My last semester in college, I interned in online publicity at Susan Davis International Public Relations. There, I was lucky enough to work with and find a mentor in Jonathan Rick, who headed the entire new media department. Recently, in addition to learning a lot from his writing on some of the most prominent social media outlets around, I got to reconnect with and interview him to soak in some of his expertise.
What are the best social media “listening” or “monitoring” tools that you have found?
Radian6 seems to be the most powerful. It’s also complex and costly. By contrast, the ever-popular Google Alerts is free, but it misses a lot.
Do you have a favorite?
Just as WordPress sometimes is best for a blog, while other times Drupal is the ticket, I think that the best monitoring tool depends on the specifics (needs, budget, ease of use, power, etc.)
In many organizations, social media marketing and PR is a tough sell. What types of things should you look to measure to help sell the idea of being in the social media space to managers?
Check out a recent blog post I wrote on Mashable about this:
In order to sell the field that everyone is talking about, but on which few can illuminate, we first need to reframe the conversation. Instead of striving for Merriam-Webster precision, social media strategists would do better to focus on case studies.
- Narrow your focus to responding to customer complaints, as Comcast does on Twitter.
- Build brand loyalty, as Bisnow does with e-newsletters, as Skittles does on Facebook, and as the Wine Library does with its podcasts.
- Issue blog posts and tweets instead of news releases, as Google does with its blog, and as its now-former CEO did with Twitter.
- Re-purpose your existing content, and thus enlarge your audience, as The New York Times does with Twitter, as the FBI does with Scribd, and as Dell does with SlideShare.
- Manage your reputation, as countless companies do — or try to do — with Wikipedia.
- Conduct crisis communications, as Johnson & Johnson does with its blog.
- Hold contests to improve your algorithms, as Netflix did with the Netflix Prize.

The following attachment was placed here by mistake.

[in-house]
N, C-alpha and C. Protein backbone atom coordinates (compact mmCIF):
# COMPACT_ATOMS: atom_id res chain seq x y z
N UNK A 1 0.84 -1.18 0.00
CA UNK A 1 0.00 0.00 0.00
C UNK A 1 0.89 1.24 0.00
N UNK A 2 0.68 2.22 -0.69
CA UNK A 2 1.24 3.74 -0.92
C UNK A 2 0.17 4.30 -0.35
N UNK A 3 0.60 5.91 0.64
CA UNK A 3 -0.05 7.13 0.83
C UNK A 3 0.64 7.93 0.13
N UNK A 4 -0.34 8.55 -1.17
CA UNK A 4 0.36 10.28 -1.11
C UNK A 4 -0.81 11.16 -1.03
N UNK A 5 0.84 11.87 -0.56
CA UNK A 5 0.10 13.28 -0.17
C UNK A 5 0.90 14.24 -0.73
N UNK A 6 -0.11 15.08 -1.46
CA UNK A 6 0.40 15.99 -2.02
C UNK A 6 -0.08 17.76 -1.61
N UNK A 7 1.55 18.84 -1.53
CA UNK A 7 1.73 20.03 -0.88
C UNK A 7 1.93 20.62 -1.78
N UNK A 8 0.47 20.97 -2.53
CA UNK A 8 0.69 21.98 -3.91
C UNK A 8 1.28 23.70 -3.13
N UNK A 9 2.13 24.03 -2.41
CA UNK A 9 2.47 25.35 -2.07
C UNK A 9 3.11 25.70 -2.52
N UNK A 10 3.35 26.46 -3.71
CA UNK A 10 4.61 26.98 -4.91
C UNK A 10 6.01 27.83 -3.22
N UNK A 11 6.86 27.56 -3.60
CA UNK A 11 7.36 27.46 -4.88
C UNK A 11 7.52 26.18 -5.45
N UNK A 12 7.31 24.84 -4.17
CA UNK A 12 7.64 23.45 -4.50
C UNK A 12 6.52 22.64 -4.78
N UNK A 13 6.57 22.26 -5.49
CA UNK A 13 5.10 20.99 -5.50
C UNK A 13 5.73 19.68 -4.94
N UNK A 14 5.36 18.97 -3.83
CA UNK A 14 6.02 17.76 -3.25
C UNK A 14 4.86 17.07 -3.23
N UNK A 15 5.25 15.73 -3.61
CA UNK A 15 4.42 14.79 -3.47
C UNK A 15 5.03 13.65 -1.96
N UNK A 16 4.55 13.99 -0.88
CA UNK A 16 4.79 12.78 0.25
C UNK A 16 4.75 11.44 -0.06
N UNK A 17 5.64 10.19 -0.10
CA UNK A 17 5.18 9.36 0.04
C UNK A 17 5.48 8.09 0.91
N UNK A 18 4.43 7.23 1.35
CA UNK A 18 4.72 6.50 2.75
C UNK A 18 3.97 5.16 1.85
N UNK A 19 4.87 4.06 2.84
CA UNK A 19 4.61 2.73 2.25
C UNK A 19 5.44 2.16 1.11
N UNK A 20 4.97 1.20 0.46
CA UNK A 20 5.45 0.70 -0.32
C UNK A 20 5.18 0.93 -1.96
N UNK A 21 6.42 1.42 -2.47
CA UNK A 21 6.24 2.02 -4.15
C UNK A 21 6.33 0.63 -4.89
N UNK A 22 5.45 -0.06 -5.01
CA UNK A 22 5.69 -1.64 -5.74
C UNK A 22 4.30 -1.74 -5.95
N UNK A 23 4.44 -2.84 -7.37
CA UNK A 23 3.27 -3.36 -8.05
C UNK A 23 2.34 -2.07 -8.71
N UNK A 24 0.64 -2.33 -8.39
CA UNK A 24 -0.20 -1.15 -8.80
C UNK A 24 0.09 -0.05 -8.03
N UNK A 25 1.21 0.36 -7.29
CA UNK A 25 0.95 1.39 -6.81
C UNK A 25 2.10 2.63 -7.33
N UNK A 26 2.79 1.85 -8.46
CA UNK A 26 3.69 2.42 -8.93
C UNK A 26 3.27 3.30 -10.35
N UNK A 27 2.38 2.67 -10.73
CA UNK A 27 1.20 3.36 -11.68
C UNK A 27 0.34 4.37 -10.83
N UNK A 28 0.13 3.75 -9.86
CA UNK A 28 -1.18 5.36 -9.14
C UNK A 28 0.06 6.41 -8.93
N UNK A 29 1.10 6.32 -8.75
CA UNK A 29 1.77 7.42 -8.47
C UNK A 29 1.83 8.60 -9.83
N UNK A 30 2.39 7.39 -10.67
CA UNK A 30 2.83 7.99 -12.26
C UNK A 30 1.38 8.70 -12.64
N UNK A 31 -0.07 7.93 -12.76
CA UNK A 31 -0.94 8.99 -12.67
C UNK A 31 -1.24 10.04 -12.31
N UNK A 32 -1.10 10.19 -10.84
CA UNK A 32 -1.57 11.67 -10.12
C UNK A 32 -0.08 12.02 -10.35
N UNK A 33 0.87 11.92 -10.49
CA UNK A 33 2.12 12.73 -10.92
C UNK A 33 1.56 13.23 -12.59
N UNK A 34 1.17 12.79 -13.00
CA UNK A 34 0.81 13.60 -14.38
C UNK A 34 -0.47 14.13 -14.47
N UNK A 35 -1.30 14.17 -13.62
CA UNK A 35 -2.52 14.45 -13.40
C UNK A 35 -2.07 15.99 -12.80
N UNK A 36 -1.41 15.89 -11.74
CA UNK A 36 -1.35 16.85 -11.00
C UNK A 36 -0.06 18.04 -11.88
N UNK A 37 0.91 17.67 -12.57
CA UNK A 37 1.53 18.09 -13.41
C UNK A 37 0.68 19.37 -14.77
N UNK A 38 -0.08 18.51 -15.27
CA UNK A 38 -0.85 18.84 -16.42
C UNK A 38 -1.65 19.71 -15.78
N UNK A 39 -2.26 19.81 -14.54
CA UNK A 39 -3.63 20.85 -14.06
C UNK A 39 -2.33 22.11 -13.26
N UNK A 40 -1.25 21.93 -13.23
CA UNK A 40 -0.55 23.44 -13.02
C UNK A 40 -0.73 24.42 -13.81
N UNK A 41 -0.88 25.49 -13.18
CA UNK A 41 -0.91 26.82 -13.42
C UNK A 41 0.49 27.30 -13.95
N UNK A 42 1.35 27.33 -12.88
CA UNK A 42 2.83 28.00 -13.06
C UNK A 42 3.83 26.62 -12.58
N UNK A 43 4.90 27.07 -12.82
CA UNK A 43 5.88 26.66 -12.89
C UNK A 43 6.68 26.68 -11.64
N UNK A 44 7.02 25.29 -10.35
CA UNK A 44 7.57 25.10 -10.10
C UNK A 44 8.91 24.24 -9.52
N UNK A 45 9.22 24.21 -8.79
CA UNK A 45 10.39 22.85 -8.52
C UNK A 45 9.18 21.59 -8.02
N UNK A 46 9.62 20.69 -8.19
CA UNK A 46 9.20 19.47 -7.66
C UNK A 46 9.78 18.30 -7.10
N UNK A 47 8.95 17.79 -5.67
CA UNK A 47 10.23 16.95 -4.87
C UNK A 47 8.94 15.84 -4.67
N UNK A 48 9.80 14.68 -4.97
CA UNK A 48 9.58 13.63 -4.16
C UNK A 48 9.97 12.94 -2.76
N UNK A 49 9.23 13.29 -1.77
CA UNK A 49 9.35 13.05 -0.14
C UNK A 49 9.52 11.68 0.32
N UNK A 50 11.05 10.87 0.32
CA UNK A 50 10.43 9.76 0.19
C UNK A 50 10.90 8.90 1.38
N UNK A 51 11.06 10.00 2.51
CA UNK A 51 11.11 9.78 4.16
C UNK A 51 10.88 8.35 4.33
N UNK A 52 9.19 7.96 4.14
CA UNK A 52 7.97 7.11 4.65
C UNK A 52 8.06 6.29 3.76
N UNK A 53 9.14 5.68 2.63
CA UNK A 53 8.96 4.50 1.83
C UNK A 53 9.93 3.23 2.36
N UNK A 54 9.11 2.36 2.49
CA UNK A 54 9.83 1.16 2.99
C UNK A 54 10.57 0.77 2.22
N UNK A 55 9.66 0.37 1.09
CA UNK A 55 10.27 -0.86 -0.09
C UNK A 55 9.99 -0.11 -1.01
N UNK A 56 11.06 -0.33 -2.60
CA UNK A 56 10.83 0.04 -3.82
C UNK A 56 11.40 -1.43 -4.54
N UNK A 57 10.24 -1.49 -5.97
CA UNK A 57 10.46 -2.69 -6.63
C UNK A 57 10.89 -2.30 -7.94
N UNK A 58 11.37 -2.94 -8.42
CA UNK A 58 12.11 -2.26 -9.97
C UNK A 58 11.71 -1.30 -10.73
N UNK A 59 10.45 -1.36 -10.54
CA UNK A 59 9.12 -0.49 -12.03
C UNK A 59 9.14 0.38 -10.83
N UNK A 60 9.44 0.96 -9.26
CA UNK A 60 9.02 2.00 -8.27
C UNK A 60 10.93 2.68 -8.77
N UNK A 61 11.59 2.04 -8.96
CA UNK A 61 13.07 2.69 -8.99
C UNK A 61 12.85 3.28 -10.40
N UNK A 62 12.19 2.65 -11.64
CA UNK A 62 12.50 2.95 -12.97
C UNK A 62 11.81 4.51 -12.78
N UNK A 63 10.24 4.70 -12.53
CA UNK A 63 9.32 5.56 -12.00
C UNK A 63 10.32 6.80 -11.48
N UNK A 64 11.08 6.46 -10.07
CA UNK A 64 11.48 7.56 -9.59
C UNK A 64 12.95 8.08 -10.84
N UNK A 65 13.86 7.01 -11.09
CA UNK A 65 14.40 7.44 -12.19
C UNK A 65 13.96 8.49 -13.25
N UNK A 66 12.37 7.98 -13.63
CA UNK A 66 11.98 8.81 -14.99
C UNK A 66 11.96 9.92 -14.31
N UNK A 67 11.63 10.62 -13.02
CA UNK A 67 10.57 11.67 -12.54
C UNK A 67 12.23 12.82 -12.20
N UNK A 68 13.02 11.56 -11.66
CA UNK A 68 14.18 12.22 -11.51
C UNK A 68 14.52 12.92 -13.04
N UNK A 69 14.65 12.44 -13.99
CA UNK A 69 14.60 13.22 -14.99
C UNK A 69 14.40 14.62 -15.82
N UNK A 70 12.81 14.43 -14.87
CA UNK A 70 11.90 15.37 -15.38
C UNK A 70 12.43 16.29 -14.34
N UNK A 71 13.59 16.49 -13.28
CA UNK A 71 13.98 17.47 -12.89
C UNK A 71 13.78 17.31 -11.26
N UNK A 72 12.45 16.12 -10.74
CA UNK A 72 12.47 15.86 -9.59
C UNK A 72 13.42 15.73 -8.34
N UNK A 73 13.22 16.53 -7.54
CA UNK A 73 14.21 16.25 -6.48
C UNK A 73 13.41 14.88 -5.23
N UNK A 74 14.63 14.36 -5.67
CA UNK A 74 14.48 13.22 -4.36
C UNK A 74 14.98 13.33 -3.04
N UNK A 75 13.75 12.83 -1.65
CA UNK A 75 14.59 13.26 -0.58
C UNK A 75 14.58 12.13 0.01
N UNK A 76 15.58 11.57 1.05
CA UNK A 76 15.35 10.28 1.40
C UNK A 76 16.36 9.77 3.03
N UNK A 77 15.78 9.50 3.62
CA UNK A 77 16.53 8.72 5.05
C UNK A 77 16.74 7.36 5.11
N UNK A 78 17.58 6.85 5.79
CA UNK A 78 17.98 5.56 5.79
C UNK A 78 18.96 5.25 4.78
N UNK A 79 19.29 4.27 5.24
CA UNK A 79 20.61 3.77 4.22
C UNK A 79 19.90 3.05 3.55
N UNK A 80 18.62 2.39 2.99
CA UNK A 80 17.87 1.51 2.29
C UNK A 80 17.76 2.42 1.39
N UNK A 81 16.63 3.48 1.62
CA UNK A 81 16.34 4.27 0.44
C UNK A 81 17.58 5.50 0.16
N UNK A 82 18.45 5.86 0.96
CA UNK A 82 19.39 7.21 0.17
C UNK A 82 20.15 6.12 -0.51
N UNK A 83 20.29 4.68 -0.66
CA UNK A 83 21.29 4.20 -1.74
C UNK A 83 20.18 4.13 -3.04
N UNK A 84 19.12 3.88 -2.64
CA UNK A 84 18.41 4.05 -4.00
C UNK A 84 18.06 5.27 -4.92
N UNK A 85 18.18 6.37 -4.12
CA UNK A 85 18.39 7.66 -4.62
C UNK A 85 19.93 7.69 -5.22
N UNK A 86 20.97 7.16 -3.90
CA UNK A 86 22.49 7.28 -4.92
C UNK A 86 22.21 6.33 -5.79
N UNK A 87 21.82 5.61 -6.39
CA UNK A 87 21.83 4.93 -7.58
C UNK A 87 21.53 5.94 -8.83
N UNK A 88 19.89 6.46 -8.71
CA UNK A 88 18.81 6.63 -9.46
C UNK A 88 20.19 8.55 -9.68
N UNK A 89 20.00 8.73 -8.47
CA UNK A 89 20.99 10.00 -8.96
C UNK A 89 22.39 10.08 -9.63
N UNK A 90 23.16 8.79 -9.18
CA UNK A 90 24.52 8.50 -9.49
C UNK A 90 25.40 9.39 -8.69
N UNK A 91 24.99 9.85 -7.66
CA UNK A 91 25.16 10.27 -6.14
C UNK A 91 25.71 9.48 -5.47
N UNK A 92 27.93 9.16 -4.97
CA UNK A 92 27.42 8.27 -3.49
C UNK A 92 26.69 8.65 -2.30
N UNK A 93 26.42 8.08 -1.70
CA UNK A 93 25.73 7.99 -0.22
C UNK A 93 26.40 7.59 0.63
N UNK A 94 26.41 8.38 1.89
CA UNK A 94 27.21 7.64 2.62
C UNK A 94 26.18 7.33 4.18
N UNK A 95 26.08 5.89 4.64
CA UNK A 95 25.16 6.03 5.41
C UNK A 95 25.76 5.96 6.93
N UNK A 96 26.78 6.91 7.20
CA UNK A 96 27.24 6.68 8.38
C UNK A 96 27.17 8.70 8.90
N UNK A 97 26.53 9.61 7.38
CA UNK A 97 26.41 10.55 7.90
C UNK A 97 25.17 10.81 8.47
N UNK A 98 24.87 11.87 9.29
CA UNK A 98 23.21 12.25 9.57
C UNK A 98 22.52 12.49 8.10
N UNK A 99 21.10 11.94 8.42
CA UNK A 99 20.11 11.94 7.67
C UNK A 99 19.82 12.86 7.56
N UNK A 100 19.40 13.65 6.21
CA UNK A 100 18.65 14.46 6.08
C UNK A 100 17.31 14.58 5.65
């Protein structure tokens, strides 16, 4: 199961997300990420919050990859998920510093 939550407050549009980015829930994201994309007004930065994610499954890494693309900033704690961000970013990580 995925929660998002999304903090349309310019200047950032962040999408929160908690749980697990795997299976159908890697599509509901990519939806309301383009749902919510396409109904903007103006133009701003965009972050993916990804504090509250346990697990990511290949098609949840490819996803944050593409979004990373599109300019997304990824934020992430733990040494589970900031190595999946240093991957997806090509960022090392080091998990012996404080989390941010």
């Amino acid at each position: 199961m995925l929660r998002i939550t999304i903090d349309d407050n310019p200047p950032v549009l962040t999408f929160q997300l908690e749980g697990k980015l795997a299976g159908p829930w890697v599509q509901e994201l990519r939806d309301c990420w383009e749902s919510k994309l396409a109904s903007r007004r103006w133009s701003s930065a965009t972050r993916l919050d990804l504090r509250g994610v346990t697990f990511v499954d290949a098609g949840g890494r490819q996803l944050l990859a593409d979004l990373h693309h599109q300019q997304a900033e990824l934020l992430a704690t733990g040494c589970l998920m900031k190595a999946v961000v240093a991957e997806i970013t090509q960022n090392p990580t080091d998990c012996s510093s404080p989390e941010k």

- Crowdsource your challenges, as the U.S. Army did with its field manuals.
- Demonstrate thought leadership, as recruiter Lindsay Olson does with her blog.
- Research free advertising opportunities, as Allstate does on YouTube.
Finish reading post on Mashable
What advice do you have for people looking to switch their focus to social media marketing? What should they read, work on, and what brands should they look at in your opinion?
I actually also just wrote about this. Learn by doing. The “social” part of “social media” is critical: if you’re smart and personable, that will come through in your tweets, wall posts, e-mails, and so on. The Internet makes everything transparent.
Also, look at what your friends are doing. Chances are, one of them is a blogger, or boasts a large Twitter following, or has 500+ connections or LinkedIn.
As the CEO of the Jonathan Rick Group, Jon Rick one of those lucky people whose day job is an extension of his hobby: I’m a social media strategist. His writing has appeared in a plethora of publications, including blogs such as Mashable,techPresident, Tech Cocktail, Digital Inspiration, and Spin Sucks; newspapers such as Politico and PRWeek; and the book, What We Think: Young Voters Speak Out (2004). He has also spoken before organizations such as the American Marketing Association, Georgetown University, and the Department of Homeland Security.